In celebration of Piano Renzo‘s 75th birthday I’ll be reviewing probably one of the most controversial, shocking and modern statements in architecture. It was Piano Renzo who designed, gave birth – together with Richard Rogers – to the infamous Centre Pompidou. This building is undoubtedly a marvelous piece of architecture and is a timeless view upon, industrial architecture and industry in it’s whole. Therefore it is not surprising if I tell you that both of them were fascinated by modern (industrial) american architecture like oil rigs and car lots which has been a great inspiration to both of them.

But why is this building so controversial? Why had it to endure so many critique and curses? First of all there is the less obvious reason that the city of Paris was a city dominated by concrete (except for Gustave Eiffel’s Eiffel tower which had to endure the same critique 70 years earlier). This building on the other hand has no concrete which is exteriorly visible, the only concrete used is hidden 3 stories below the surface.

Centre Pompidou – Exterior.

The entire building is build by vertical beams who hold u vertical platforms. Post-lintel you could call it (as in Ancient greek architecture). Of course cross- and v-shaped beams had to be added to support the weight of the floors (6 in total), consisting of entirely open spaces. This is achieved by placing all the functional aspects of the building on the facade (that is to say; the exterior) instead of interior. Everything that was conventionally hidden is now ‘proudly’ and ‘playfully’ shown on the outside of the building. Each color seen on the exterior has it’s own ‘functional’ meaning: blue for air, green for water, red for elevators, yellow for electricity, gray for corridors and white for the building itself.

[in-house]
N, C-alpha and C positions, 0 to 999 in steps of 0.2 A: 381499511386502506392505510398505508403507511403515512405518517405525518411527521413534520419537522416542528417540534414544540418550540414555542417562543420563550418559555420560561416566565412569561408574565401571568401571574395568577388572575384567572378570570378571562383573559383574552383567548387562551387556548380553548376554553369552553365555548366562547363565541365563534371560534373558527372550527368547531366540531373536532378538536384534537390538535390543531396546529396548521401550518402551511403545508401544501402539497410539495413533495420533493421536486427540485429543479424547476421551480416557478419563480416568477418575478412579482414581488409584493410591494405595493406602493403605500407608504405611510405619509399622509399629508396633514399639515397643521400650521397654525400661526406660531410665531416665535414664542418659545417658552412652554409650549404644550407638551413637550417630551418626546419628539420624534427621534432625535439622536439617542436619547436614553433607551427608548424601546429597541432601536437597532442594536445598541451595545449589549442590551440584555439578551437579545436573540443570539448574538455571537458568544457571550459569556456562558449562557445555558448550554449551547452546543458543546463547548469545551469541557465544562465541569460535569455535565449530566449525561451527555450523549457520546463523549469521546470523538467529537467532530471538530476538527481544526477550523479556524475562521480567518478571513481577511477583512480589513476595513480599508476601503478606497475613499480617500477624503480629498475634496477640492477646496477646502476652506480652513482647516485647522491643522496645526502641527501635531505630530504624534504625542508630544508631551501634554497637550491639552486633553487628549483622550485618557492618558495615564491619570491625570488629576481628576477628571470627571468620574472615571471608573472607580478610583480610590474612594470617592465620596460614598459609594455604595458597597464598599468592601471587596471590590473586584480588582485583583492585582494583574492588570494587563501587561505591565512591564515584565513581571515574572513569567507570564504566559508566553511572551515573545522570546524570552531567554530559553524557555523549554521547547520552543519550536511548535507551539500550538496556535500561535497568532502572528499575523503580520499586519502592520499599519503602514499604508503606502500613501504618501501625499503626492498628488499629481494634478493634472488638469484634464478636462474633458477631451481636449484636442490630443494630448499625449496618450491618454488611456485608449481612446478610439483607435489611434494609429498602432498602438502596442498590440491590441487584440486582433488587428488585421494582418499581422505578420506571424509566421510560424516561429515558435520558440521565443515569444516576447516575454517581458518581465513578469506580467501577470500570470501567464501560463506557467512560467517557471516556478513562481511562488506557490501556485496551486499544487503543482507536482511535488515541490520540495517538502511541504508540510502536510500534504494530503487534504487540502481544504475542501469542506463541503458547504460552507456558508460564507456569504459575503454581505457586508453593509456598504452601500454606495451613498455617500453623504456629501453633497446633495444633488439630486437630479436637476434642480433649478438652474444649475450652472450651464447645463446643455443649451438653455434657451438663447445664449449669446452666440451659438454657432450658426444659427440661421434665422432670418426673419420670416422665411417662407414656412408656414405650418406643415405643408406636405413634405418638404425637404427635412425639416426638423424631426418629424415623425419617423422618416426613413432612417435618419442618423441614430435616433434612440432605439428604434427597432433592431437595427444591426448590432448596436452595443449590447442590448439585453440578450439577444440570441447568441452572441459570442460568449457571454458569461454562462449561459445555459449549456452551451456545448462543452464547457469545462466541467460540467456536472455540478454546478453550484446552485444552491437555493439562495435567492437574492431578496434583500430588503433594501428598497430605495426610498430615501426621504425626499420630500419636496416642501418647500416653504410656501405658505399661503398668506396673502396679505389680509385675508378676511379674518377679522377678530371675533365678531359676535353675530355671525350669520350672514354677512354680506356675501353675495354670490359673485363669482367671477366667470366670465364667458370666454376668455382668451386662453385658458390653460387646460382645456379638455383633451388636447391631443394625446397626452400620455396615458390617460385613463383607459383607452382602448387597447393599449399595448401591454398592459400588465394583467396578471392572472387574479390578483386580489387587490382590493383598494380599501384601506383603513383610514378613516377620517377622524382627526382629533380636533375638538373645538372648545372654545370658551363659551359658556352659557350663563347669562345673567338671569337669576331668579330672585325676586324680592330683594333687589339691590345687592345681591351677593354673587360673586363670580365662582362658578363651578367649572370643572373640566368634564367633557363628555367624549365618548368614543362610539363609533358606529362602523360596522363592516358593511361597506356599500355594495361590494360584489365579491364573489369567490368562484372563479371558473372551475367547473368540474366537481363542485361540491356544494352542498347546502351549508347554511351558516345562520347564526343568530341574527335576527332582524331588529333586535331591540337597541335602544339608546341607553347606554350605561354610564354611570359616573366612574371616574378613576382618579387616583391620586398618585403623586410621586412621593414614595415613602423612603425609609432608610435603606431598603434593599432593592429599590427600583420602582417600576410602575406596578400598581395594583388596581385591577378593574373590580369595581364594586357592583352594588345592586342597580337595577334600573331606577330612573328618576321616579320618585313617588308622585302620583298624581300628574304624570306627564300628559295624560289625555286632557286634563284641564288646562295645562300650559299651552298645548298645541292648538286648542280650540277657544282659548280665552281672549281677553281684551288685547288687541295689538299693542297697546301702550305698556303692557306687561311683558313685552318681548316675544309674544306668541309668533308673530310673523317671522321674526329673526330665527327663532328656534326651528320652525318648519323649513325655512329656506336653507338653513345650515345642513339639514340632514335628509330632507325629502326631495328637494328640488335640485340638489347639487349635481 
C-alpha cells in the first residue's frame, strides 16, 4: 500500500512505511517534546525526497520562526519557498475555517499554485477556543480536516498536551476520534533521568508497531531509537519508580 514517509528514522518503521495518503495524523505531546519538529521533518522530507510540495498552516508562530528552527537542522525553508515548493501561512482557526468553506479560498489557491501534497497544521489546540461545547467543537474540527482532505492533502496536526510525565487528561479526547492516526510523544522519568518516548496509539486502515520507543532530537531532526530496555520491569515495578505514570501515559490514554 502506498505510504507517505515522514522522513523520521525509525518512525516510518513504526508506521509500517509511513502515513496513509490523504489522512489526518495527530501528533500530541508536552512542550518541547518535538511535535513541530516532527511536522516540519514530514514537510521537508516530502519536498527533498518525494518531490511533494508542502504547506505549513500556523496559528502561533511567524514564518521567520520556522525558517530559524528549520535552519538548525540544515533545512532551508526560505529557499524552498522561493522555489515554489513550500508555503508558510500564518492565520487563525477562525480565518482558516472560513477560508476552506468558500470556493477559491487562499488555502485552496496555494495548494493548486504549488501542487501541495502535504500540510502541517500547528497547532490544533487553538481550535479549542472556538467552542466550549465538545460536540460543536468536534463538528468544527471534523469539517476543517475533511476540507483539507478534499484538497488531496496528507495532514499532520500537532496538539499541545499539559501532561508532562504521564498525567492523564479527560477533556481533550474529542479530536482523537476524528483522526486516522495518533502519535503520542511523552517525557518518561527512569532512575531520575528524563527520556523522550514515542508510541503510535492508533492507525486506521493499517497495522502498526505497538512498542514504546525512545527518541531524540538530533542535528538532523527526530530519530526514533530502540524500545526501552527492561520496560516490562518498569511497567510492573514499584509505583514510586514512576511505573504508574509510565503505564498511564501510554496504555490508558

Nowadays the building definitely stands as a monument to Paris. Although it is most often seen as a monument to high-tech, it represents the opposite. Because in reality it’s a parody to high-tech, it was a space ship it would be one designed by Jules Verne, that is to say, it would never work.